What do you think of when you think of babies? Crying? Laughing? Dirty Nappies? Crawling? Strollers? I would imagine all sorts of things come to mind.
We all have predetermined expectations, or “boxes”, about pretty much every subject we can think about; babies, education, God, and so much more. Sometimes we experience things within a subject that don’t fit into the “boxes” we’ve created for them. This is often where both humour and fear comes from; which are both possible options of how you will react to watching this.
Today, I want to talk about some of the “boxes” we have. Specifically, I want to talk about the size and shape of the boxes labelled “Messiah” and “God” for us and the vast majority of the Jews living at the same time as Jesus walked and talked around Israel, and how Jesus tells us that God’s reality is always bigger than our expectations.
This is what he says in Luke 20:41-21:4,
Then Jesus said to them, “Why is it said that the Messiah is the son of David? David himself declares in the Book of Psalms:
“‘The Lord said to my Lord:
“Sit at my right hand
until I make your enemies
a footstool for your feet.”’
David calls him ‘Lord.’ How then can he be his son?
While all the people were listening, Jesus said to his disciples, “Beware of the teachers of the law. They like to walk around in flowing robes and love to be greeted with respect in the marketplaces and have the most important seats in the synagogues and the places of honour at banquets. They devour widows’ houses and for a show make lengthy prayers. These men will be punished most severely.”
As Jesus looked up, he saw the rich putting their gifts into the temple treasury. He also saw a poor widow put in two very small copper coins. “Truly I tell you,” he said, “this poor widow has put in more than all the others. All these people gave their gifts out of their wealth; but she out of her poverty put in all she had to live on.”
There are two things going on at the start of this passage as Jesus quotes from Psalm 110. To begin with, Jesus challenges the teachers of the law that their box labelled “Messiah” is wrong to be only human shaped, and not big enough to include that the Messiah is God himself as well. And at the same moment he crushes their image of the Messiah only being a king, and not also a priest.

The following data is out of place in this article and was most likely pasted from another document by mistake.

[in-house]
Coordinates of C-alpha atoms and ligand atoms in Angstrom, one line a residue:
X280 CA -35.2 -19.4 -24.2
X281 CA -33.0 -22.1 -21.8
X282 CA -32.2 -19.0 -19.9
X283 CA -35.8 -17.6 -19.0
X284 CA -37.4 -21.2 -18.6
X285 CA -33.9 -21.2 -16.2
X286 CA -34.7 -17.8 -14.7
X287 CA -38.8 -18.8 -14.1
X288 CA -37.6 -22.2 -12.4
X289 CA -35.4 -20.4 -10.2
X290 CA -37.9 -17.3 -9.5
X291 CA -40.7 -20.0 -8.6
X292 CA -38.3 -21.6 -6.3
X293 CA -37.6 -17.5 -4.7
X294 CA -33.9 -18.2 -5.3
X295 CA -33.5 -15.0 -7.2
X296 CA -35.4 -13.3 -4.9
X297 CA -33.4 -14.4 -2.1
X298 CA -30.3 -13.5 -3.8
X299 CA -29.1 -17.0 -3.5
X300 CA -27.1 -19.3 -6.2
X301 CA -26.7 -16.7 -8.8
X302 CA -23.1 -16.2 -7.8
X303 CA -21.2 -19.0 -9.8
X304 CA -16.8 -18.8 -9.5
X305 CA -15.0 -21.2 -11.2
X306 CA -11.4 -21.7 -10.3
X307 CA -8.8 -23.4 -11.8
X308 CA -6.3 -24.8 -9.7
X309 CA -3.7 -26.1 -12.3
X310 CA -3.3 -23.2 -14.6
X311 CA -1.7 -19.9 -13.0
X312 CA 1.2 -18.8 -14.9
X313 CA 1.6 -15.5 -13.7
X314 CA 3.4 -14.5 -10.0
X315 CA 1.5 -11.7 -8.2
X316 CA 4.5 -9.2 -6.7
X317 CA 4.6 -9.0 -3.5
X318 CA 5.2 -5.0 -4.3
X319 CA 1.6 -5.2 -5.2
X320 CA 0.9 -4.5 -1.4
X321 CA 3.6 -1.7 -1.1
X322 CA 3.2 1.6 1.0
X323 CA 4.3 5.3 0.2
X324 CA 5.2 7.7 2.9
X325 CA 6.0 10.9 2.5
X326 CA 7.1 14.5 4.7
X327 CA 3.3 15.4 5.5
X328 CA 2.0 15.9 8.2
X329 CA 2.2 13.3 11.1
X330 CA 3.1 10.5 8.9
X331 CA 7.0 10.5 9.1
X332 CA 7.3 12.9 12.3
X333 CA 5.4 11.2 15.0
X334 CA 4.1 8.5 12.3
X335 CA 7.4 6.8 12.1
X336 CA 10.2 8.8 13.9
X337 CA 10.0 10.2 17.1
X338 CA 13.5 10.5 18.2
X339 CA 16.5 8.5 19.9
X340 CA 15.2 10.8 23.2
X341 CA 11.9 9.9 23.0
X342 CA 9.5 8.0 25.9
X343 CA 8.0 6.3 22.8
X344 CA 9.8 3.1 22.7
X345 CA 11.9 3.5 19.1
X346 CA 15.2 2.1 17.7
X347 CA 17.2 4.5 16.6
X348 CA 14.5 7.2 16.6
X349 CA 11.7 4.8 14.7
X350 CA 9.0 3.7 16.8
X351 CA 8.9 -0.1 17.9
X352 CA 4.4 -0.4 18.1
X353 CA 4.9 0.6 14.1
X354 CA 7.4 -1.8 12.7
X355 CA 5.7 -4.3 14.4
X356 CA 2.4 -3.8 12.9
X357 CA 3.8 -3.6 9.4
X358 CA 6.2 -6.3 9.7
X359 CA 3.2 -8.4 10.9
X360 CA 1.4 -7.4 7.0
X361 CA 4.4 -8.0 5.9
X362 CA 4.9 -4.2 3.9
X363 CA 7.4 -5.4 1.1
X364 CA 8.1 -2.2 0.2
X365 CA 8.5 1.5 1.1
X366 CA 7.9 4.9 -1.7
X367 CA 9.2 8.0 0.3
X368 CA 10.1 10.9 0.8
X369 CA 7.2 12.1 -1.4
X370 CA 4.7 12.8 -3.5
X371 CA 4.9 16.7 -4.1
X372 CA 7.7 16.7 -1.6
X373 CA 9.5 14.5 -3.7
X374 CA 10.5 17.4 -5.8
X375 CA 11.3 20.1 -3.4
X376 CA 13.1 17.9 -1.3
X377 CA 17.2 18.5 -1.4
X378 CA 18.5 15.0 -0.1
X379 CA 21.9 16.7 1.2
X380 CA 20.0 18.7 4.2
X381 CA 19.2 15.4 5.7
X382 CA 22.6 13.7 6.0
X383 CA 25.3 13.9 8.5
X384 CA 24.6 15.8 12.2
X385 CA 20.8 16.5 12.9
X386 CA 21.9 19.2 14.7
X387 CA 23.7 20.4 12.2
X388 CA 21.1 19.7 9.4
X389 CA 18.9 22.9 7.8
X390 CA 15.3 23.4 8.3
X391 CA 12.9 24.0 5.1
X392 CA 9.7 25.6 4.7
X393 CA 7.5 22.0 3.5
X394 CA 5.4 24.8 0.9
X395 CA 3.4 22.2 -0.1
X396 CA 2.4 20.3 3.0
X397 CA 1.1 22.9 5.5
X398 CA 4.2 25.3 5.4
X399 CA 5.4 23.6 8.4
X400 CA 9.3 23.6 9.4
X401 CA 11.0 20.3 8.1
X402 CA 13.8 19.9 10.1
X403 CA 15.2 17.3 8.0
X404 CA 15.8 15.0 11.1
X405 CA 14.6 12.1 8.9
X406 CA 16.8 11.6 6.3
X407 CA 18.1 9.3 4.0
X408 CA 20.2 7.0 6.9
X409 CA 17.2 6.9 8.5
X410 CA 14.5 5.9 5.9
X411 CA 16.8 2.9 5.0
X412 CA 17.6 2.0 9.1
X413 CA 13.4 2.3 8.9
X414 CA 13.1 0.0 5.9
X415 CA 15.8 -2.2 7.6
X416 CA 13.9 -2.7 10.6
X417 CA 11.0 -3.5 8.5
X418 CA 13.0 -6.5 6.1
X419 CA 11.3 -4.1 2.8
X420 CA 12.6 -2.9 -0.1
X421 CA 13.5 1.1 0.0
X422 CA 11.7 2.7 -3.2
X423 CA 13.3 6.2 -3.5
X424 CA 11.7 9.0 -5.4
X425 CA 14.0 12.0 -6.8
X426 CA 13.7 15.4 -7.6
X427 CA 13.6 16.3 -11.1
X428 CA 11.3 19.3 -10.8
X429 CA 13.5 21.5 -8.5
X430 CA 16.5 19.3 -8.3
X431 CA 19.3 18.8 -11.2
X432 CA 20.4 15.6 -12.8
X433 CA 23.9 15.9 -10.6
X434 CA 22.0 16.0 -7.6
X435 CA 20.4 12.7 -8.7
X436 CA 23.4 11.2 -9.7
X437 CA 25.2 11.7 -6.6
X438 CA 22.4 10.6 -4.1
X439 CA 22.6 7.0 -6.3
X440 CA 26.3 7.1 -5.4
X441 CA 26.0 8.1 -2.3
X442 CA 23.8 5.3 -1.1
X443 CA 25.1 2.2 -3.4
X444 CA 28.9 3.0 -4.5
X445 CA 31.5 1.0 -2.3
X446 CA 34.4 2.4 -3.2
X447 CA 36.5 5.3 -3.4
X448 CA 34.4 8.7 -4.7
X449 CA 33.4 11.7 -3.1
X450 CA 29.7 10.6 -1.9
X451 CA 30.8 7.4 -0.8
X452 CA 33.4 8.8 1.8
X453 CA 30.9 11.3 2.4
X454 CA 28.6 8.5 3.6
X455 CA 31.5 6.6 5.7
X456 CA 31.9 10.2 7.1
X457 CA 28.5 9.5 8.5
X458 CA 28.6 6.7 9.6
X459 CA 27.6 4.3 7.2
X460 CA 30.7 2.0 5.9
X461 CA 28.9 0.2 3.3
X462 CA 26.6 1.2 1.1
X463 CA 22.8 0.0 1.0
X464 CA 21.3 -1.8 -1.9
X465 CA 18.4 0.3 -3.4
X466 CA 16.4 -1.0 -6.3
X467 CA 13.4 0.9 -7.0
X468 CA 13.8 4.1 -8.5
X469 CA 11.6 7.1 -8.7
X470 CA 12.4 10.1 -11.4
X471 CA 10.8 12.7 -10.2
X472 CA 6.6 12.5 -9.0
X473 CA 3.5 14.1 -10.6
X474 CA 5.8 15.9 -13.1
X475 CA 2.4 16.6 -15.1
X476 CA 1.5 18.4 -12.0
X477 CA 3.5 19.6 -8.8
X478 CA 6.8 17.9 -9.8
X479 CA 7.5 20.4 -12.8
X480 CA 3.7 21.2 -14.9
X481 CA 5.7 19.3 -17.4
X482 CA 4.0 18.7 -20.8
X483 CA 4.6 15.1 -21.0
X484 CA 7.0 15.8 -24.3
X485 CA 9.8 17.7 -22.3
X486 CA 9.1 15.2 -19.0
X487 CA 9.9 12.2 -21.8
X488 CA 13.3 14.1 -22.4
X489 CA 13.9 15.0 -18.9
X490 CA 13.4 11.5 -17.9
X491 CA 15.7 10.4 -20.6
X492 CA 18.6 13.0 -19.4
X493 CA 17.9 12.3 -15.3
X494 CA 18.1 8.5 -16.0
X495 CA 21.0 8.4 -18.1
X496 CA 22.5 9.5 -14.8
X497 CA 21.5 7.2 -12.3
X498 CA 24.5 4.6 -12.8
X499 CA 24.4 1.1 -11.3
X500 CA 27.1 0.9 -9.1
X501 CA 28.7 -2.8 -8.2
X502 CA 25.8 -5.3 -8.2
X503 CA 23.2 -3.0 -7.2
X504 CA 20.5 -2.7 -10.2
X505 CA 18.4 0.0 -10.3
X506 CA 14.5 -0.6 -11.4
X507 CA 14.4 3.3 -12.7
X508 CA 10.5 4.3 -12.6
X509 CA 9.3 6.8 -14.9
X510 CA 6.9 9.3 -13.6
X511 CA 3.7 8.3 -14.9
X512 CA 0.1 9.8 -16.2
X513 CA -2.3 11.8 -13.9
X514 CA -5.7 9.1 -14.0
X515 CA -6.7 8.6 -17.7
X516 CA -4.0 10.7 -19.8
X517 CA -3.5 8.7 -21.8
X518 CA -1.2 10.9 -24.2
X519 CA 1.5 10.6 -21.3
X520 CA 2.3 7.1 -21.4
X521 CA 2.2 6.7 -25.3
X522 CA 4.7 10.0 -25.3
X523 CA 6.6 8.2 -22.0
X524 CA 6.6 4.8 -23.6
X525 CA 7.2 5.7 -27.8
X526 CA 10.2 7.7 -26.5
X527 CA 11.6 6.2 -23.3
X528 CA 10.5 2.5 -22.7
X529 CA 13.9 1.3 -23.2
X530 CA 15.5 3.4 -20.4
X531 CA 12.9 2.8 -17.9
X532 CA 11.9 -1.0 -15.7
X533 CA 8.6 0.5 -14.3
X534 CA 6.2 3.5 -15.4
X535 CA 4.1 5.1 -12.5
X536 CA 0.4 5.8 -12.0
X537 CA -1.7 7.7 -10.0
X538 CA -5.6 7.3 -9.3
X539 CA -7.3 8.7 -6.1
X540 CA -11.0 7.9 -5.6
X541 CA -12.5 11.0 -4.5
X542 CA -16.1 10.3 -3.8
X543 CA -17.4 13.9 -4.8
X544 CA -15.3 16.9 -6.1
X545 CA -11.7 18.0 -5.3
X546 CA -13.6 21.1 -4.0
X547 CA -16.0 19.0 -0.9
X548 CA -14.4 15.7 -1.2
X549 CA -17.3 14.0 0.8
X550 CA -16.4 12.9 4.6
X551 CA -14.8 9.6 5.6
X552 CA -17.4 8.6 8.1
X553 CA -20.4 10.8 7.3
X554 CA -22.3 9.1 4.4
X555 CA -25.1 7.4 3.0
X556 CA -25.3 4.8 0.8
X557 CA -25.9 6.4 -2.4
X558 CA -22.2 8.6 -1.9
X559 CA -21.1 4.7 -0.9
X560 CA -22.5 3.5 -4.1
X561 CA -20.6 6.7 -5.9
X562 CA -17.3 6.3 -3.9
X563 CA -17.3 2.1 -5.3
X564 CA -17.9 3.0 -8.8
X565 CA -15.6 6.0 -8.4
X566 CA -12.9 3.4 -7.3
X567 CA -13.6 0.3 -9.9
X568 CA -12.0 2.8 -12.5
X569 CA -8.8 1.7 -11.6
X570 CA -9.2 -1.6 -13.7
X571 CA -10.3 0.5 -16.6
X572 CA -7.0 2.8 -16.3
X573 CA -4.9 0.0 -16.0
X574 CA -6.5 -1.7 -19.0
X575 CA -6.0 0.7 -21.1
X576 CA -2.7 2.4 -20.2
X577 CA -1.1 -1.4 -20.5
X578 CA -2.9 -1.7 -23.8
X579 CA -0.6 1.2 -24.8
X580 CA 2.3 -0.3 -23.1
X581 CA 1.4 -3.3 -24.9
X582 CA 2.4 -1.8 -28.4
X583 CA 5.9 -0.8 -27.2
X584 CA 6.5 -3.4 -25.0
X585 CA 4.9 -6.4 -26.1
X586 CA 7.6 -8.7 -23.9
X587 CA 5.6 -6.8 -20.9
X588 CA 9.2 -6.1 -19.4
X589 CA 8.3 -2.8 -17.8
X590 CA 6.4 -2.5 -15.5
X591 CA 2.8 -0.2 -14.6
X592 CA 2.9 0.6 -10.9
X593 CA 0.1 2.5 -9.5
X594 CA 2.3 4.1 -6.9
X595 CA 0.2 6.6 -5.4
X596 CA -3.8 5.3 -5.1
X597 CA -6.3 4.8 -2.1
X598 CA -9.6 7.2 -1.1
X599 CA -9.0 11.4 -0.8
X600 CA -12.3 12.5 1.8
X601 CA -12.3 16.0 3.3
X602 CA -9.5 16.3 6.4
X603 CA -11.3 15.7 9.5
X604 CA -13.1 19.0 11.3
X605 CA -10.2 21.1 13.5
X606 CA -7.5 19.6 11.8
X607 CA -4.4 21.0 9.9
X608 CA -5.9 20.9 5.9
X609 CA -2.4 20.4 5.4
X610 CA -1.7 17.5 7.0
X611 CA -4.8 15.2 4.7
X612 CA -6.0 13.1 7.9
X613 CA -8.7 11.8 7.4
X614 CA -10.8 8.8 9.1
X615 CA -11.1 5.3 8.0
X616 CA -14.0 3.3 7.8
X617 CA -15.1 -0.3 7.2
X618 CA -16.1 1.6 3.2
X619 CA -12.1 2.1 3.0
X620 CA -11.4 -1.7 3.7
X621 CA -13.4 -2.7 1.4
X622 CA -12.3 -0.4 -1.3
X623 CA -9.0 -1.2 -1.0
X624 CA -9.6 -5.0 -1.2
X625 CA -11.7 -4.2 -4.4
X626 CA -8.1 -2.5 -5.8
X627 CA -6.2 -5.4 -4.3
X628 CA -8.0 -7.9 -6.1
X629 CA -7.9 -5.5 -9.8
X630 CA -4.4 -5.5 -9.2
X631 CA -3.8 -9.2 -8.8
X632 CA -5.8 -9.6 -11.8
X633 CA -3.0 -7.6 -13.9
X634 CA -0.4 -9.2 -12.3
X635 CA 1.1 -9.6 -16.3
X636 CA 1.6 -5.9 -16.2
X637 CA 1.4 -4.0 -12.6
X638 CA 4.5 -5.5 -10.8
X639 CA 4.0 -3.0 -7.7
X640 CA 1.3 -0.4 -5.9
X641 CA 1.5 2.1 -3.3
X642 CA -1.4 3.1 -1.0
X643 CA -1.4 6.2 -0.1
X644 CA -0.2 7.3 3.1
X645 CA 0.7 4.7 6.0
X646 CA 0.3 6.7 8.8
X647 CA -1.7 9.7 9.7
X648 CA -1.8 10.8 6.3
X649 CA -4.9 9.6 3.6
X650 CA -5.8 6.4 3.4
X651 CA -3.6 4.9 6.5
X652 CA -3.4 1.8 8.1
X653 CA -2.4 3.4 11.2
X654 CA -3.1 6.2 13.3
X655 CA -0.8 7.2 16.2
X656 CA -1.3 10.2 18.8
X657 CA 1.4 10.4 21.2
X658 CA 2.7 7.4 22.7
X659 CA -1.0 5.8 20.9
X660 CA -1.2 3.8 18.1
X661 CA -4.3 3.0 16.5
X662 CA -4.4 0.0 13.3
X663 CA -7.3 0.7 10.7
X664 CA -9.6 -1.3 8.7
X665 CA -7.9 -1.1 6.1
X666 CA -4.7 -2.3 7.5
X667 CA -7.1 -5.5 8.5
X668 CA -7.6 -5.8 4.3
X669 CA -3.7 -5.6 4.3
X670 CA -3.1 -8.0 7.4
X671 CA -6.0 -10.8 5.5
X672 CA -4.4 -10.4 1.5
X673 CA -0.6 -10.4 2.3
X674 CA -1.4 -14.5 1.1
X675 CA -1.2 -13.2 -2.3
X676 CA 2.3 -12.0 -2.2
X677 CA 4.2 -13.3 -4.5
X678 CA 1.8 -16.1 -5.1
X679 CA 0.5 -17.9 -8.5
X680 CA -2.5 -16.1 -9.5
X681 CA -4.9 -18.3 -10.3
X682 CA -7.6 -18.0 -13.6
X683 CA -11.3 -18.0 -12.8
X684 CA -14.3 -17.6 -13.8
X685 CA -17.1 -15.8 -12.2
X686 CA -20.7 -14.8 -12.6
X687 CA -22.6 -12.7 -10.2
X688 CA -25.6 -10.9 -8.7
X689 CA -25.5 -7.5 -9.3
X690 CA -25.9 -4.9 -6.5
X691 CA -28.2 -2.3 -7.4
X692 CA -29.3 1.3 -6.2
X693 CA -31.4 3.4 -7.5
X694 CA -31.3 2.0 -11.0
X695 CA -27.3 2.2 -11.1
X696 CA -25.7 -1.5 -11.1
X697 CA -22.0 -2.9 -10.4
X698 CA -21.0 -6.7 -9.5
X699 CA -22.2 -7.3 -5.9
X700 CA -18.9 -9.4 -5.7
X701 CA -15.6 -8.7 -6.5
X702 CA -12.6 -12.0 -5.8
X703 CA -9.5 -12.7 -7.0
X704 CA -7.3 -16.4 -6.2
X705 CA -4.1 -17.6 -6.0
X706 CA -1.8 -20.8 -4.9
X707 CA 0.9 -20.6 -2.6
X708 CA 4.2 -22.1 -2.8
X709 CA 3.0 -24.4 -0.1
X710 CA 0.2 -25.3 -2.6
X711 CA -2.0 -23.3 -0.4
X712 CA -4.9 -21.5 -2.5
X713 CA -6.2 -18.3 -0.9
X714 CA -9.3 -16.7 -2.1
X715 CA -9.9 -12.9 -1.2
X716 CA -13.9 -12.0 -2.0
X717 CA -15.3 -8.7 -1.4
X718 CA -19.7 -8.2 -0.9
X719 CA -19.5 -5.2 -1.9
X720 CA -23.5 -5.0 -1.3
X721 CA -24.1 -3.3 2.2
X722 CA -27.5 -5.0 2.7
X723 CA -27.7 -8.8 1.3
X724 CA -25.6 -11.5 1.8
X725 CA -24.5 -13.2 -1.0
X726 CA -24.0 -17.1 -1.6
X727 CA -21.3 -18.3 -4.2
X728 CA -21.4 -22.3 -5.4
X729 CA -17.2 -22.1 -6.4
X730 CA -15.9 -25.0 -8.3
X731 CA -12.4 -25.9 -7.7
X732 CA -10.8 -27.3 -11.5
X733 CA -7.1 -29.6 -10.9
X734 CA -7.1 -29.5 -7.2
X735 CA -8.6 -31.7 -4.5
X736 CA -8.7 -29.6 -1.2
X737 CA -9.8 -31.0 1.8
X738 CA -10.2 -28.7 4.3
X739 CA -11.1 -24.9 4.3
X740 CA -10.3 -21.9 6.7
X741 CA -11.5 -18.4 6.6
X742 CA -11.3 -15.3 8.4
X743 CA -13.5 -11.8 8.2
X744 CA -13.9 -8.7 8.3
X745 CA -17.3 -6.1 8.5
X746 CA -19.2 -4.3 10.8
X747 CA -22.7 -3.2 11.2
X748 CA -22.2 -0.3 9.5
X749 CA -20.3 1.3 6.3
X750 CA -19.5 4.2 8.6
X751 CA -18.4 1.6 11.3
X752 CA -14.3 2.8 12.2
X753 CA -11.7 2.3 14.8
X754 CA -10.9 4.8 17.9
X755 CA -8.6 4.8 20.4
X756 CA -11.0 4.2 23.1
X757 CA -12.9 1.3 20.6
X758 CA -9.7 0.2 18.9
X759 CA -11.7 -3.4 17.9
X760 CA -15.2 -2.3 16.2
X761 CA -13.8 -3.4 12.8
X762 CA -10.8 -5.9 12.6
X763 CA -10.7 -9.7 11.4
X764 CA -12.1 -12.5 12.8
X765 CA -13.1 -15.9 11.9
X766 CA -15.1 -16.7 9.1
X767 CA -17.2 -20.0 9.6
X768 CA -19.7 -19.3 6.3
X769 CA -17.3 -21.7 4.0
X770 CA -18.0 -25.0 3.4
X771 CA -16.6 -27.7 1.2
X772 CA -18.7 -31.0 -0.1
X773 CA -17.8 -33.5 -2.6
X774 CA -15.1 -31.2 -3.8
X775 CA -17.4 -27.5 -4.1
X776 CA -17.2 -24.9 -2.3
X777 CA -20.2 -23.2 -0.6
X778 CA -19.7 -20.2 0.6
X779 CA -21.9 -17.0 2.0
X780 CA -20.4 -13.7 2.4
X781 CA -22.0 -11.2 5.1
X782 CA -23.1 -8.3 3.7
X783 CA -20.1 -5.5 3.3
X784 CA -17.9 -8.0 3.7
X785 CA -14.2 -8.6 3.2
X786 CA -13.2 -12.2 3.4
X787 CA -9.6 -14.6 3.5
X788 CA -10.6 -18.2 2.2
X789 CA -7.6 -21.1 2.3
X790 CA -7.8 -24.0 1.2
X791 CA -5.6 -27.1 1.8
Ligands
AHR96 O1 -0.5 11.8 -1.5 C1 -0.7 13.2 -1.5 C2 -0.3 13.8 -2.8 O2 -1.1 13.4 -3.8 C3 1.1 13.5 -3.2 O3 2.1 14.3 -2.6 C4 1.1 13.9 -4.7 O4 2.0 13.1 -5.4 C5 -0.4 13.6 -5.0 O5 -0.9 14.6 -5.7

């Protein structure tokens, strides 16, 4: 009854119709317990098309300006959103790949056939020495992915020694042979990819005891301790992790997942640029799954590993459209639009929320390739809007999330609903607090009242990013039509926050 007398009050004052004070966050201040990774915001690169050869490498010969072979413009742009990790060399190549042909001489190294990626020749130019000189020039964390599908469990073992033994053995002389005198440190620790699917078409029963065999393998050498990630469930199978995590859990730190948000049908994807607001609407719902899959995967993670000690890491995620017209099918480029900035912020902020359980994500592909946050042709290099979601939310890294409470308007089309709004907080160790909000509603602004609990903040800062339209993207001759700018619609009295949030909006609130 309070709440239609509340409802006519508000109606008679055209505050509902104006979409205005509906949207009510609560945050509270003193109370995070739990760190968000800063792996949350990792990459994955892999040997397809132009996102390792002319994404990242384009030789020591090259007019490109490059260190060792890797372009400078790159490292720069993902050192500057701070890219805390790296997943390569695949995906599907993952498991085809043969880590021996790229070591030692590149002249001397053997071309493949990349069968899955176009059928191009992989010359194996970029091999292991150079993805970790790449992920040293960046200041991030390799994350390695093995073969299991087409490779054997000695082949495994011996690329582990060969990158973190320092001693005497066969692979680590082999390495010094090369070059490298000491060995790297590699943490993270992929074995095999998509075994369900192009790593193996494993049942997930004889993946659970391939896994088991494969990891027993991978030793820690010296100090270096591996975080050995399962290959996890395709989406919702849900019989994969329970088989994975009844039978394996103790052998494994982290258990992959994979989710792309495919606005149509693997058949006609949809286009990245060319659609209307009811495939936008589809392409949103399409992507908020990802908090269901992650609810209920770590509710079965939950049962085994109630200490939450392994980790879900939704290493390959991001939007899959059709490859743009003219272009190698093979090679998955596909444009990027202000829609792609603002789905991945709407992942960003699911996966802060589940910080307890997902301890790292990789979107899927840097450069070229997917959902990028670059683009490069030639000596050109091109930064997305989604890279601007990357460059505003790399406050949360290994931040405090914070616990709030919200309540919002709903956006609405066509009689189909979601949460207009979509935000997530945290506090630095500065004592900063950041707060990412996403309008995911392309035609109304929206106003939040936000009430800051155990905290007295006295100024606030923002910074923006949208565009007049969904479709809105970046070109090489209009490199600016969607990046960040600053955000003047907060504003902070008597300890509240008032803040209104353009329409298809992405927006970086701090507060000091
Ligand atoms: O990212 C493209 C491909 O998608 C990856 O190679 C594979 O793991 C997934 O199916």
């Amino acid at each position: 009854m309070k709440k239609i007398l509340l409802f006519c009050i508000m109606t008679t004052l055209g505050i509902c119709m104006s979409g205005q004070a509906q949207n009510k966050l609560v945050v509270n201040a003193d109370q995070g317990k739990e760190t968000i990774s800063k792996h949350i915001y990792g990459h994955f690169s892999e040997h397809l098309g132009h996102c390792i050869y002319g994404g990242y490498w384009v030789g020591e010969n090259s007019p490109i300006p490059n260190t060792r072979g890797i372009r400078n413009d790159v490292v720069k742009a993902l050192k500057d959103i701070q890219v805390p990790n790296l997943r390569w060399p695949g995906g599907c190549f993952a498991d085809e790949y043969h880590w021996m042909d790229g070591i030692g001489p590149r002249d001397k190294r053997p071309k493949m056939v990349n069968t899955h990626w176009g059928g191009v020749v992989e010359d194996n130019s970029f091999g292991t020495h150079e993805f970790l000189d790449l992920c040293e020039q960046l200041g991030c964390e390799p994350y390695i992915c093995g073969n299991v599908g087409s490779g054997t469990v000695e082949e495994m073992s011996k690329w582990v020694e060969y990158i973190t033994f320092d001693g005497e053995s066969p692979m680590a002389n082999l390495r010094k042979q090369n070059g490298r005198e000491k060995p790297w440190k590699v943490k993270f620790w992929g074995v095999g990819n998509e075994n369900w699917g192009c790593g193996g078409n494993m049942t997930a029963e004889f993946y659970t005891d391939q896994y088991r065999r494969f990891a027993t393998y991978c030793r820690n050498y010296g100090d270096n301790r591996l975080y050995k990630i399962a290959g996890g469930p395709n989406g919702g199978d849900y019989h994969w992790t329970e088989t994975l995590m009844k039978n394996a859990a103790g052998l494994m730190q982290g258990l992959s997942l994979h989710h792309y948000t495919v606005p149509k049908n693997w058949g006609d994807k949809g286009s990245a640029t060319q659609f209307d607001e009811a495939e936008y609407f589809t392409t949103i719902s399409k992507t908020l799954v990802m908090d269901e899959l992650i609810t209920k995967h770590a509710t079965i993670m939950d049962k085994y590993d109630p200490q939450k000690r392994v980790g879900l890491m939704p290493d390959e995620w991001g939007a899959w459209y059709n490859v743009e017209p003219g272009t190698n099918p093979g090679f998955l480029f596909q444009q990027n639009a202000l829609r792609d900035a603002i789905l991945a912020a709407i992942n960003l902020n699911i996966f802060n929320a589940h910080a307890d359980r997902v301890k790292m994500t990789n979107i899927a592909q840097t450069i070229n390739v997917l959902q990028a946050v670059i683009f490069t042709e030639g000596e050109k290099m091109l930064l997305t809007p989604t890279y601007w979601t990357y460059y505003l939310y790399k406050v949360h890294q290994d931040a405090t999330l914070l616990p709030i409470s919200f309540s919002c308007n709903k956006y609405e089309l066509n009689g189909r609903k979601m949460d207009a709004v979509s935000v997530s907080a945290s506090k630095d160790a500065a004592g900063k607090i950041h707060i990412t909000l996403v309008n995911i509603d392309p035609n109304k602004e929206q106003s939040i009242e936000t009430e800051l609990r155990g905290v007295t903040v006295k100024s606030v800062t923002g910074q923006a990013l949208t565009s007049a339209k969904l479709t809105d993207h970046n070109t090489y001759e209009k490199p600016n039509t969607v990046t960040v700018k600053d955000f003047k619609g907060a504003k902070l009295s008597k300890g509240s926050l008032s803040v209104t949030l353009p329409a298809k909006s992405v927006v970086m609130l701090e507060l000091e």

In the Jewish society that Jesus lived in, and throughout its existence, ancestry was considered massively important. In many ways, you could only be as good as those who came before you. When you start to think about it, it is a pretty dismal way to look at life because it means that each generation is on a downward spiral from greatness, or worse! Even though our individualistic society can barely grasp the concept of this, it is true nonetheless. So, when it was prophesied that the Messiah would be a descendant of the great king David himself, many interpreted that as there is no way he could be better than David, because sons were never greater than their fathers.
However, the truth is that God’s reality is much bigger than their expectations of the Messiah.
So, Jesus opens up Psalm 110, a passage commonly accepted to be about the coming Messiah, and shows how David refers to the Messiah as his “Lord”. The Messiah, as a descendant of David, could only be David’s Lord if he was no mere mortal, but God himself as well.
Jesus is saying that God’s reality of the Messiah, who is both fully human and fully divine, is much bigger than their solely human expectations.
But there is another layer to this passage from Psalm 110. It goes on to declare that the Messiah was “in the order of Melchizedek.” Melchizedek was the king of Salem that Abraham meets after rescuing his nephew Lot. However, Genesis 14 also tells us that Melchizedek was “a priest of God Most High.” Both king and priest. The thought of a king also being a priest would alarm any good Jew of Jesus’ day, because throughout their history they’ve been trying to keep those two positions separate (despite the fact that king David often performed priestly duties).